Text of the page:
Ultimately Practical Yet Unconscientiously Fun
|Will the Mazda5 sell well enough to deem it a success? (Photo: Trevor Hofmann, Canadian Auto Press)|
Is Mazda taking a big chance launching its compact Mazda5
minivan in North America? After all, mini-MPVs may do well in Europe where the average vehicle size is much smaller than on this side of the Atlantic, but most of its North American competitors are making larger vans, not downsizing.
Rest assured that the alternative Japanese automaker isn't about to replace its midsize MPV minivan with the new compact model, but rather fill a market niche that no rival has yet been interested in targeting. And at $19,995, the base GL version should interest a select group of buyers needing practical transportation but not willing or able to move up to the current crop of larger, more expensive vans.
But will the Mazda5 sell well enough to deem it a success? If enough people take the opportunity to snub convention and take one for a spin, I don't doubt that it will win over a large following. Why am I so confident? Well, the new 5 embodies all of the attributes that have so effectively won over the Japanese brand's loyal 3 and 6 following, the same practical enthusiasm that makes the RX-8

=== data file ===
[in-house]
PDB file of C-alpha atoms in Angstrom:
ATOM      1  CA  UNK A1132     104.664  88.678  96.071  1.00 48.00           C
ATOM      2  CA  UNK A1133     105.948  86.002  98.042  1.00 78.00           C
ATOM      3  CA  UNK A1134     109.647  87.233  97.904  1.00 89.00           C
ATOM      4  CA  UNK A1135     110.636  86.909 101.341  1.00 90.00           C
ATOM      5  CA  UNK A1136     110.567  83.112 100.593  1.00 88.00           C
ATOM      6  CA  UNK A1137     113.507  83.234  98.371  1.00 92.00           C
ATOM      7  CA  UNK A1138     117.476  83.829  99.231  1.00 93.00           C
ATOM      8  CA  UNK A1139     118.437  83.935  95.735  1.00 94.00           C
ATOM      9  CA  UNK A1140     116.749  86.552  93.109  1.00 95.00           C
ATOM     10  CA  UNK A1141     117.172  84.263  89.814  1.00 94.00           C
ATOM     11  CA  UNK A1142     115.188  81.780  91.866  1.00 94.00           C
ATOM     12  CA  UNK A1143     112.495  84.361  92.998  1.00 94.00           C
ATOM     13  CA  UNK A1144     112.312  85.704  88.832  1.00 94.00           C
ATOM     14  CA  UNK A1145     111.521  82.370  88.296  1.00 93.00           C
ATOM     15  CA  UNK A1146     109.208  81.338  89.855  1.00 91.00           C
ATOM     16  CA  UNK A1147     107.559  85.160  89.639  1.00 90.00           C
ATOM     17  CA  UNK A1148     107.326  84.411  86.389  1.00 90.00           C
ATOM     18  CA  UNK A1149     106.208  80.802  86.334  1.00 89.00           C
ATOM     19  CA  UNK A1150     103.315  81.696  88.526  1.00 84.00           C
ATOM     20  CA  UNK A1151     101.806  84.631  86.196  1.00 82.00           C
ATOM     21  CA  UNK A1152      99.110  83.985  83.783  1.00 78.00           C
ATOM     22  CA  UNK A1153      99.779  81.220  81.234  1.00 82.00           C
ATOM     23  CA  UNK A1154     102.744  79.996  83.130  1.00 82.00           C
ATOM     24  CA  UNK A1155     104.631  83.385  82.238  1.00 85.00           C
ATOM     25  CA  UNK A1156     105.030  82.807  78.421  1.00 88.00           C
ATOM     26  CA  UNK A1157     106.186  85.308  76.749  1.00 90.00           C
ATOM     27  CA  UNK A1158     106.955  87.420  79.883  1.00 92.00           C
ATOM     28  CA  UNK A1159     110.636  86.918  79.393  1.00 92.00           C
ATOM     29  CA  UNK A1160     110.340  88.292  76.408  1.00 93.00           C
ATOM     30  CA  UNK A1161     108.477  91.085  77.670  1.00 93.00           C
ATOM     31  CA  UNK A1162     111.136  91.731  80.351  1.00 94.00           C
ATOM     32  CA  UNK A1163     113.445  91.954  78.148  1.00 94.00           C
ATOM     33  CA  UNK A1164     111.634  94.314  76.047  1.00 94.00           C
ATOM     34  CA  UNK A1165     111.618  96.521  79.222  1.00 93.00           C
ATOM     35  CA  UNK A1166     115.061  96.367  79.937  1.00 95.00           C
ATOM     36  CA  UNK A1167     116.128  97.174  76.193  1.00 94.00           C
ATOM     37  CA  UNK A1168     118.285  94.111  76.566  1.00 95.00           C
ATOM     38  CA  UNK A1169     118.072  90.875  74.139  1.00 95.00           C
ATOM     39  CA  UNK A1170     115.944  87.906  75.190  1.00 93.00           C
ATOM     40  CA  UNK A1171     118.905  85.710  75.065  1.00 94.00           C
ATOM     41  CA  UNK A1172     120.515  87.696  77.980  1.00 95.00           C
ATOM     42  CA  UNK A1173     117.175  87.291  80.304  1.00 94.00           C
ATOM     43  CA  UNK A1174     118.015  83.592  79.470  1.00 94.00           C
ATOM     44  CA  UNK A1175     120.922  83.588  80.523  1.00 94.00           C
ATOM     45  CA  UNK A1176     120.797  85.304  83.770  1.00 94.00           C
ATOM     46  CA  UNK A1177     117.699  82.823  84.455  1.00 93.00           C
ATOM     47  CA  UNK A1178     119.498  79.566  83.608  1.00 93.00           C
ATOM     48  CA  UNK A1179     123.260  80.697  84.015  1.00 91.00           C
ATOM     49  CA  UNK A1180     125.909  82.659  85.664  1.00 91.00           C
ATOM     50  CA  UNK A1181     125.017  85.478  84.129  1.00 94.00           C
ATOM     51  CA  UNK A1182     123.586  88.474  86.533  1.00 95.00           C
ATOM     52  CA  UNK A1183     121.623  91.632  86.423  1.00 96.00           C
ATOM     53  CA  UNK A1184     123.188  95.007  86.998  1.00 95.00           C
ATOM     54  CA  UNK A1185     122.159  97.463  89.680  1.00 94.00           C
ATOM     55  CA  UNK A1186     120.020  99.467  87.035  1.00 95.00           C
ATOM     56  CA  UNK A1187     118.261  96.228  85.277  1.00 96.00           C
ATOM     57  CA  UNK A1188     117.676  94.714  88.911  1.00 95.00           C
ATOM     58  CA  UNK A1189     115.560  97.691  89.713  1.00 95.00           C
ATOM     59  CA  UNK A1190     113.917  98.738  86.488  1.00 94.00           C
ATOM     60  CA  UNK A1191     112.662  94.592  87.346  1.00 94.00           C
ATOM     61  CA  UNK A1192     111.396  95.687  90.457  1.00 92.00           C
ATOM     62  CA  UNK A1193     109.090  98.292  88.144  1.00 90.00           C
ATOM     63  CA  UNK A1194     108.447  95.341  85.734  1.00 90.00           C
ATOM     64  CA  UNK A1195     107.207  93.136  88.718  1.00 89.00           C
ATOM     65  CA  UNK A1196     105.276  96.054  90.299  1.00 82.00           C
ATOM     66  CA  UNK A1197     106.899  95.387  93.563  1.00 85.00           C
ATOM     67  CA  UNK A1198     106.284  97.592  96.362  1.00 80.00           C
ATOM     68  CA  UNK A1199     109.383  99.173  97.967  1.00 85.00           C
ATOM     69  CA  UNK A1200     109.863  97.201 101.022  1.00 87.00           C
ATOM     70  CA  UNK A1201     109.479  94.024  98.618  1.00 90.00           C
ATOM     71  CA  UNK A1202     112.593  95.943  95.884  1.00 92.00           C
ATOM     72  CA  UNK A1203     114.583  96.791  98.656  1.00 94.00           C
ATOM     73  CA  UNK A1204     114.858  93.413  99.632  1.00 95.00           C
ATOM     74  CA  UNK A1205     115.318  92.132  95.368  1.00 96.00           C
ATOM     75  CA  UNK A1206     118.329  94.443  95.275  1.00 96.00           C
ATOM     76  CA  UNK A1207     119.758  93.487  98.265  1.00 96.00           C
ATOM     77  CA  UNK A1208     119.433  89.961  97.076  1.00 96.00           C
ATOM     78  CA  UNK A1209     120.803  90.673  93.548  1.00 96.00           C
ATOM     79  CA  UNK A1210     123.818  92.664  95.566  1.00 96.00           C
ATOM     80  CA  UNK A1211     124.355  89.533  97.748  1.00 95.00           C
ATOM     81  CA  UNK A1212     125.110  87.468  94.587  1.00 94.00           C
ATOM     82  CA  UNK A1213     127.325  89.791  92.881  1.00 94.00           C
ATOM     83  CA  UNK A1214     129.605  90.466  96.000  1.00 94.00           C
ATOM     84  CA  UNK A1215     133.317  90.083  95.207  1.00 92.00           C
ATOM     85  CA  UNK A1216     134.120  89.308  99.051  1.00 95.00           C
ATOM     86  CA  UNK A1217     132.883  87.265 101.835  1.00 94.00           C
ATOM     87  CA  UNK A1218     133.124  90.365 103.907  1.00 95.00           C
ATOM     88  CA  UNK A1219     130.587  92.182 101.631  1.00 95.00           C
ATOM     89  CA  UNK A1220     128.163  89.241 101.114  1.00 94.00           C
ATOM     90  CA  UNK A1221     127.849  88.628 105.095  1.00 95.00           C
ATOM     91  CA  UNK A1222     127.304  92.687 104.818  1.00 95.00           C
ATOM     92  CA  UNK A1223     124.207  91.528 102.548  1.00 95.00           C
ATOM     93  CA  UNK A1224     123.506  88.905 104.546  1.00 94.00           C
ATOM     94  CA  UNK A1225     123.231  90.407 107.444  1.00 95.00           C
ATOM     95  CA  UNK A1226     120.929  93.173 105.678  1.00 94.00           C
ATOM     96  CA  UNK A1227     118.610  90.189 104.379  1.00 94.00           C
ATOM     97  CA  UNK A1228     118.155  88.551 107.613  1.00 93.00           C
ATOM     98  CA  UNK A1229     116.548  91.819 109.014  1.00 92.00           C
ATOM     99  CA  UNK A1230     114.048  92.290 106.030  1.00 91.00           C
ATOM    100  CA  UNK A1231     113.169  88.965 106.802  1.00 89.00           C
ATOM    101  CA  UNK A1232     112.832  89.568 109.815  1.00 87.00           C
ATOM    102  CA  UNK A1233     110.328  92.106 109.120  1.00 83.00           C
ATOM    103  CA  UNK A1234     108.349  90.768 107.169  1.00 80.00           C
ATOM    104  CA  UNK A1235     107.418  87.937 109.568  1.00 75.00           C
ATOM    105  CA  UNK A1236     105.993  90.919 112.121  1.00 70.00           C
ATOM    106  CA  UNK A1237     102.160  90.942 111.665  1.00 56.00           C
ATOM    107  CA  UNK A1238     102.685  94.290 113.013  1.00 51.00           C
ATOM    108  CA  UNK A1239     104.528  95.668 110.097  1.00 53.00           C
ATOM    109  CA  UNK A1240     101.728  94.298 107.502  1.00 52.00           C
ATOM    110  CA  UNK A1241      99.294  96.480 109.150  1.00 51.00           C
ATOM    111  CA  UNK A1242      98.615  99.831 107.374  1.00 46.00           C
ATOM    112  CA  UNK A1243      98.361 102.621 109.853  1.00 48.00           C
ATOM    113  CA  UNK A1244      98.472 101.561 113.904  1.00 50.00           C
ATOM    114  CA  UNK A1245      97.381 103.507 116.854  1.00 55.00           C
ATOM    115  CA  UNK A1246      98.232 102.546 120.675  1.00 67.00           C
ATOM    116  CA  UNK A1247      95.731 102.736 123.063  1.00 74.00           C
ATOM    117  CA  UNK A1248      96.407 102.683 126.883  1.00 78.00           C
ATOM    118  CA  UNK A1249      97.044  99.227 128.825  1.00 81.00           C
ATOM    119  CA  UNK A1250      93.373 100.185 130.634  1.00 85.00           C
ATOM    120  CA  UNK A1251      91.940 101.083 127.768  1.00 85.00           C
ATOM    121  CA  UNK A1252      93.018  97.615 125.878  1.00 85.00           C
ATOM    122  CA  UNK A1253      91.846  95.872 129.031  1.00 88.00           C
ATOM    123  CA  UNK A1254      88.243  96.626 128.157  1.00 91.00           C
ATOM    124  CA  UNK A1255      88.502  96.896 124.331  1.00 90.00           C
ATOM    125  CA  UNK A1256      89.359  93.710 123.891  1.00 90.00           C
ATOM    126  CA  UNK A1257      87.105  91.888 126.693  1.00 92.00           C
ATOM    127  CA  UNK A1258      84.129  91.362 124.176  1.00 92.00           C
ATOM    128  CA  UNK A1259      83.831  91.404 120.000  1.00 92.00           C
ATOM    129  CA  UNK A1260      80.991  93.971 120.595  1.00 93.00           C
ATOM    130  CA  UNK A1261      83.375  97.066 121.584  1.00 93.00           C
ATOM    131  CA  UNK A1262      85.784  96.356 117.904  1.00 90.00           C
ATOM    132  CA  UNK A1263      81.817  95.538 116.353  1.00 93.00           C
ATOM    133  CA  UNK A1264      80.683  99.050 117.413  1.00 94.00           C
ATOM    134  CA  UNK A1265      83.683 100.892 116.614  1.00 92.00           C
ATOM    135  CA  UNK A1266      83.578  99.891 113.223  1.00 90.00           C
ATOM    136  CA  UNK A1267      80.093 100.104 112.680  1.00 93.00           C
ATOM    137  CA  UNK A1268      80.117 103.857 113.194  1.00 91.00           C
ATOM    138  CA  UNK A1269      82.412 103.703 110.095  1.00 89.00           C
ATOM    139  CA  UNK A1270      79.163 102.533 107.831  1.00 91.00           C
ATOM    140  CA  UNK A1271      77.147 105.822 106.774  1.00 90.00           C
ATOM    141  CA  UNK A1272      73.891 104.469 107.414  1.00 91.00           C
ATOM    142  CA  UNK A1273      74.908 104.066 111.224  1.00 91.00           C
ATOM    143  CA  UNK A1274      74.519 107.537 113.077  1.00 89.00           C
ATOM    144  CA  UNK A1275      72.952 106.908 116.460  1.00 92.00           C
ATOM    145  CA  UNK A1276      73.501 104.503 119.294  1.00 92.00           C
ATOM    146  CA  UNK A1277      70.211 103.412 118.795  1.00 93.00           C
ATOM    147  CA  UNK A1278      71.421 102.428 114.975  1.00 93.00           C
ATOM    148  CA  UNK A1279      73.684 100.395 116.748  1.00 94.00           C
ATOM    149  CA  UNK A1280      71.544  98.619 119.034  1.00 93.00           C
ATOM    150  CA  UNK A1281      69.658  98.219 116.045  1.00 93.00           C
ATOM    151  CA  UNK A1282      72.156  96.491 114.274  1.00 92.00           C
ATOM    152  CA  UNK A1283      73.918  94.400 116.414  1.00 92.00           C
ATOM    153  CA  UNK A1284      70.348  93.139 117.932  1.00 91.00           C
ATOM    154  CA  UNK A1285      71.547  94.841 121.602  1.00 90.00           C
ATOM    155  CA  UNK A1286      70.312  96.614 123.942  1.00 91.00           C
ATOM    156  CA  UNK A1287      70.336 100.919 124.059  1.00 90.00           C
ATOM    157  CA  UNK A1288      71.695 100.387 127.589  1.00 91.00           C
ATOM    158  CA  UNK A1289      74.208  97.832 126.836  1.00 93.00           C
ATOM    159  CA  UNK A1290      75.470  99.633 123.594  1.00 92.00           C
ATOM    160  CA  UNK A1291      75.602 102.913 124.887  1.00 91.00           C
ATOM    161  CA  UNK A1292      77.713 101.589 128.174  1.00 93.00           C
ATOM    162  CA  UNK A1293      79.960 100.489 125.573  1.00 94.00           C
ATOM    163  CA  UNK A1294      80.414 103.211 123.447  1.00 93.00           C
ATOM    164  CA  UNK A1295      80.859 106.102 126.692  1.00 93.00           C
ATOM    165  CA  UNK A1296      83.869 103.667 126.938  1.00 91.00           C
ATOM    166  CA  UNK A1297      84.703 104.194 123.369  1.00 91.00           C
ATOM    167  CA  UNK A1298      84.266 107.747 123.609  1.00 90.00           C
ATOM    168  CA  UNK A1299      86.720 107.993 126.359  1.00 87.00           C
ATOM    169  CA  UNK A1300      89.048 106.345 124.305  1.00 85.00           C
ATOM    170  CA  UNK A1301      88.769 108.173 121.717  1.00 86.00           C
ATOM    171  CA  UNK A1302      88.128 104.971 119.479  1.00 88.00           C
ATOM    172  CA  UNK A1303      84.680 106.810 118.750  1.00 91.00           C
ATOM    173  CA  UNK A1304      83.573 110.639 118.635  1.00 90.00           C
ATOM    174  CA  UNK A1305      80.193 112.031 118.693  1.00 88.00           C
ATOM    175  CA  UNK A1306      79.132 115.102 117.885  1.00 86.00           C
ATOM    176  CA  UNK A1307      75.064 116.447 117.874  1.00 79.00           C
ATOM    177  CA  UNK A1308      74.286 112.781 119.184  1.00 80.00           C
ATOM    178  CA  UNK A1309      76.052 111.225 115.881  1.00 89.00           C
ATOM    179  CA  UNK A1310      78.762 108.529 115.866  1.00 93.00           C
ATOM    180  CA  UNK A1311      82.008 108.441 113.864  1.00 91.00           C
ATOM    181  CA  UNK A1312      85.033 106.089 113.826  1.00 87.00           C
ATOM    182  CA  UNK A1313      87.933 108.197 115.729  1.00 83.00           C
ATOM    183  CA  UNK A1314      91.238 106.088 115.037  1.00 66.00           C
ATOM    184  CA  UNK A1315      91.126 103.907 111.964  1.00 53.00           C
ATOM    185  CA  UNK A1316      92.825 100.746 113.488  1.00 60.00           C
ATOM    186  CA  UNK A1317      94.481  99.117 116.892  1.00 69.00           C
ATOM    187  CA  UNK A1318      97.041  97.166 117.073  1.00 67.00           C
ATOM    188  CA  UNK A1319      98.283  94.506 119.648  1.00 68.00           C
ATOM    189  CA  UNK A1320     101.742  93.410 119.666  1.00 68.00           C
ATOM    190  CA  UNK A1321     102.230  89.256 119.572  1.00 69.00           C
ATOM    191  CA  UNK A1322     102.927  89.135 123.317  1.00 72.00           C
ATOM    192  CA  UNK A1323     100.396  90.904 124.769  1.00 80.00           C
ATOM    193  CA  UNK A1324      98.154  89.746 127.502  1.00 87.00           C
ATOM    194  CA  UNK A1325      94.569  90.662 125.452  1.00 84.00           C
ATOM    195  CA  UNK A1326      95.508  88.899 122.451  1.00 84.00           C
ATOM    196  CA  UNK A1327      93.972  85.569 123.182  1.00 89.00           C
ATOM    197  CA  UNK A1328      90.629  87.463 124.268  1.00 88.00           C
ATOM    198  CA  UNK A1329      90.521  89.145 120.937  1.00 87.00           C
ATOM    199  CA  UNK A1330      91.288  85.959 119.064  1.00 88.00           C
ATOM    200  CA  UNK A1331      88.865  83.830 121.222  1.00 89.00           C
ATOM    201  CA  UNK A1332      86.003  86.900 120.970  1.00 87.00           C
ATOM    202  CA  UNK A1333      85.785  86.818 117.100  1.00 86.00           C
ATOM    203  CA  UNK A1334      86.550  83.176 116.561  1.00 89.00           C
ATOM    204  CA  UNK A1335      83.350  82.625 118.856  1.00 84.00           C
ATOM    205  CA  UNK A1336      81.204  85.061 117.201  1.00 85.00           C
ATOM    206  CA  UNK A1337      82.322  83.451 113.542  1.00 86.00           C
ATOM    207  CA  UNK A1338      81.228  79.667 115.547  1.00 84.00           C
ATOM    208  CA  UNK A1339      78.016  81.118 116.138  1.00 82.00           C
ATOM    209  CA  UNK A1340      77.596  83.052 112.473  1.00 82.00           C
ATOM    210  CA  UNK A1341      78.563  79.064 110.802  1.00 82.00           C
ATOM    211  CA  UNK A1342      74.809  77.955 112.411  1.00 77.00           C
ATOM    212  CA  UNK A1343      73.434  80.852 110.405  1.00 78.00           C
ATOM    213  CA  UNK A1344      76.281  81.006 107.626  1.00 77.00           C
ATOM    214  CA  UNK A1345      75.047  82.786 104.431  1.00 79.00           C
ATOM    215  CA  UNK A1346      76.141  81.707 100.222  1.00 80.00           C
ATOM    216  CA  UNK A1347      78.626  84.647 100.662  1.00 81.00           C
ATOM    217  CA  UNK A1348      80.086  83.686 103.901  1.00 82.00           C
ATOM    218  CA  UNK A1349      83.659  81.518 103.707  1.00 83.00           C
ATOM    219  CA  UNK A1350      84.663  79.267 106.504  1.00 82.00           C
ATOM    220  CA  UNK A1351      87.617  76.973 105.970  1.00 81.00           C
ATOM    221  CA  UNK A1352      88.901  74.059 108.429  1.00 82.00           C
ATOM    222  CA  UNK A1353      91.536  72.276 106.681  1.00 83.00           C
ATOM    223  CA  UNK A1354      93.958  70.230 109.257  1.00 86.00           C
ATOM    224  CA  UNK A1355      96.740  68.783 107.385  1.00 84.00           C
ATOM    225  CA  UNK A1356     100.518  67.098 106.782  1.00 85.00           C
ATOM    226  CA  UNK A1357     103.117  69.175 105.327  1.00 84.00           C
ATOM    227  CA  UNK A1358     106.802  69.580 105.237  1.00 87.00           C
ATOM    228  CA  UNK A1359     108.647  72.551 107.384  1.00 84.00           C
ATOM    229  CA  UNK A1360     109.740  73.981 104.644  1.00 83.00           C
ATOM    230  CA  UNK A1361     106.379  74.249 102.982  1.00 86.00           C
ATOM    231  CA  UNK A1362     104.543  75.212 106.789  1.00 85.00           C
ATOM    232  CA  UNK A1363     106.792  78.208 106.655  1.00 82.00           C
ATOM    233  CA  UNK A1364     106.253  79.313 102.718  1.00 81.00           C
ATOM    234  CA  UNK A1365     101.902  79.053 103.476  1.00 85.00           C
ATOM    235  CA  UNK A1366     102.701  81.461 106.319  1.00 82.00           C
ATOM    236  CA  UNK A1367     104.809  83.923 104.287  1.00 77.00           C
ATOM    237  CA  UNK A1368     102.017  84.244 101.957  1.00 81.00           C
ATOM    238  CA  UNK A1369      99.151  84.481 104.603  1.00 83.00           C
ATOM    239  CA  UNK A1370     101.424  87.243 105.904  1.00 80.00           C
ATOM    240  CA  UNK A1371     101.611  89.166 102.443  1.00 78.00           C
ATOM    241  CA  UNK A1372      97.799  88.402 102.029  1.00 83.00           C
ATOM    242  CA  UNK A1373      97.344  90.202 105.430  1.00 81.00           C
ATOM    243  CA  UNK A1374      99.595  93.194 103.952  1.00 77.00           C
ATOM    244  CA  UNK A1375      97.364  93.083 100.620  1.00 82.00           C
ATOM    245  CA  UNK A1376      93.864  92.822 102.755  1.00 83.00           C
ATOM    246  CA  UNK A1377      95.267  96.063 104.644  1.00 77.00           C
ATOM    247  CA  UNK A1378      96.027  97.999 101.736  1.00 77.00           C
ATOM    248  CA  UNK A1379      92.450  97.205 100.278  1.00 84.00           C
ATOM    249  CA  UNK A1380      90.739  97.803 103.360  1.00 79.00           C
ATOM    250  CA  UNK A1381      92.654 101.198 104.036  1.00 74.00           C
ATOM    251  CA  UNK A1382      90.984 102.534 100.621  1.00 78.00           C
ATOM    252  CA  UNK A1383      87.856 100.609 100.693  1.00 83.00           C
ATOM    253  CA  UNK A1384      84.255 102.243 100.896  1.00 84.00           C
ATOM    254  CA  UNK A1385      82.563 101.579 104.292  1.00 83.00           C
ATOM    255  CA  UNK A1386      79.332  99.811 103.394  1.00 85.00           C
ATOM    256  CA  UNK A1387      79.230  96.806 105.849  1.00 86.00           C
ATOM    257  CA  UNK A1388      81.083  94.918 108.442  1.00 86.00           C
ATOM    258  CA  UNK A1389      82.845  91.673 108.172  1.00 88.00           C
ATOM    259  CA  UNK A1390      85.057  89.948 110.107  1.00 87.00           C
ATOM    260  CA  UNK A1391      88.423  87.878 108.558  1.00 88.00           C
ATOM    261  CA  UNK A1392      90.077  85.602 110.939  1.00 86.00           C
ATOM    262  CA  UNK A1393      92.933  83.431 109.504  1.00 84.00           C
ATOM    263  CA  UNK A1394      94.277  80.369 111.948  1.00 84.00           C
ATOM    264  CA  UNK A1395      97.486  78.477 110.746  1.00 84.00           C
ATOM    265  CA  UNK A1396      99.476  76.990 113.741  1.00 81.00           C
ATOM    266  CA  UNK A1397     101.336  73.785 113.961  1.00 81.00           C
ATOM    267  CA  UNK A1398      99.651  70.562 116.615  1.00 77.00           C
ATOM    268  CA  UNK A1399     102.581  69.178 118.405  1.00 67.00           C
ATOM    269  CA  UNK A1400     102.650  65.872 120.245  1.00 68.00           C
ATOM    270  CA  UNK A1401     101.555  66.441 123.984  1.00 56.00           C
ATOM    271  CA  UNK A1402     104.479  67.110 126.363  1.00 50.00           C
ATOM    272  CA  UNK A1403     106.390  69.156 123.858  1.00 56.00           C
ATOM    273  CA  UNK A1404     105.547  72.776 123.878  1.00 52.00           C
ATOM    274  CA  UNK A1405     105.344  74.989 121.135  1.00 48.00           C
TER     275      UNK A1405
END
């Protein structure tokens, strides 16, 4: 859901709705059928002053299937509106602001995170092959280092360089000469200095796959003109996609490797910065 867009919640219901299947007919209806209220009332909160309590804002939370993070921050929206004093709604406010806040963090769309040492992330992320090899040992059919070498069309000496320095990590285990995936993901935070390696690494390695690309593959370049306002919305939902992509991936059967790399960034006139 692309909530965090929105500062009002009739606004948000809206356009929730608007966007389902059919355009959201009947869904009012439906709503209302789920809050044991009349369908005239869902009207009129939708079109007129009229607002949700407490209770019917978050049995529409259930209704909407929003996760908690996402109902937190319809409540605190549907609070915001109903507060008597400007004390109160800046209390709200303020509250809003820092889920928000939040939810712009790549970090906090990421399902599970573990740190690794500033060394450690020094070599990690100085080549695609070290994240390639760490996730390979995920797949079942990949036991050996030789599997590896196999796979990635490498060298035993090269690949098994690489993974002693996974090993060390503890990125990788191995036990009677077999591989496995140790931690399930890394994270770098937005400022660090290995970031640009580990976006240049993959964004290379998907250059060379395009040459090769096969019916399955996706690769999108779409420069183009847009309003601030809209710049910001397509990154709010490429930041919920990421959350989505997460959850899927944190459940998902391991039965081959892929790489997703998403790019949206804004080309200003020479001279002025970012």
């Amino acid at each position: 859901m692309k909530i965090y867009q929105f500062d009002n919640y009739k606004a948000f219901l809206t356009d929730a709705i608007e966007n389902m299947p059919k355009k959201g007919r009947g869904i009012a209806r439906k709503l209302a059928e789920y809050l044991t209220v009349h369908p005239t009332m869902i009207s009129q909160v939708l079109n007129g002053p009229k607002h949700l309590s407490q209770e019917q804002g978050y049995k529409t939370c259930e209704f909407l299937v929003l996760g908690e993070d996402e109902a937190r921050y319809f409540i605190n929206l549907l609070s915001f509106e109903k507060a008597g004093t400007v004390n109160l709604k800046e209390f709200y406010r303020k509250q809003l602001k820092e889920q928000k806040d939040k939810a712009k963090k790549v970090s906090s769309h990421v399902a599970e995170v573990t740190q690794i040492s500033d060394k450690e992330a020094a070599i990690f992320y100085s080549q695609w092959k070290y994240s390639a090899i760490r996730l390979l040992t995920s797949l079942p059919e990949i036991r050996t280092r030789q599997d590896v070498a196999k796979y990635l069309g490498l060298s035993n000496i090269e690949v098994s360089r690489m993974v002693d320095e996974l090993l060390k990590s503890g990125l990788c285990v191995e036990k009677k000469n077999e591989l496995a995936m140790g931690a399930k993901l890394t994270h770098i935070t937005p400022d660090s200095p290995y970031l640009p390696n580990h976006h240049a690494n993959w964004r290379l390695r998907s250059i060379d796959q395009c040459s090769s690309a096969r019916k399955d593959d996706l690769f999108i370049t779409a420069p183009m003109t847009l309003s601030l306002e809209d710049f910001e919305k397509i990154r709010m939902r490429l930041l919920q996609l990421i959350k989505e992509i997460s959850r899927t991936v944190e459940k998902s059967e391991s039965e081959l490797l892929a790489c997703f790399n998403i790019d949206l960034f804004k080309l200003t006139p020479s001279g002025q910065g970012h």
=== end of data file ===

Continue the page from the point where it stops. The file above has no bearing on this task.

one of the most inventive sports cars ever made.
|The added length and height compared to a Mazda3 allows for a third row of seats, resulting in the ability to accept six adults comfortably. (Photo: Trevor Hofmann, Canadian Auto Press)|
If you can't tell, I'm a little smitten by this new arrival. I've always liked minivans. I appreciate how functional they are, and how life with one is so much more convenient than life without one. Sure, there are a handful of crossovers that offer seating for seven, the rearmost that almost always need to be children, but nevertheless reasonable interior roominess, car-like handling and the appearance of a go-anywhere SUV, but none can match the out and out versatility of a well designed minivan. Mazda's MPV is a fine example of just how good vehicles in this segment have become, but while slightly smaller than most of its peers it's still a relatively large vehicle, challenging for some to slot into "Small Car" parking spaces and heavier on fuel than an economy car. This is why I like Mazda's new 5 so much.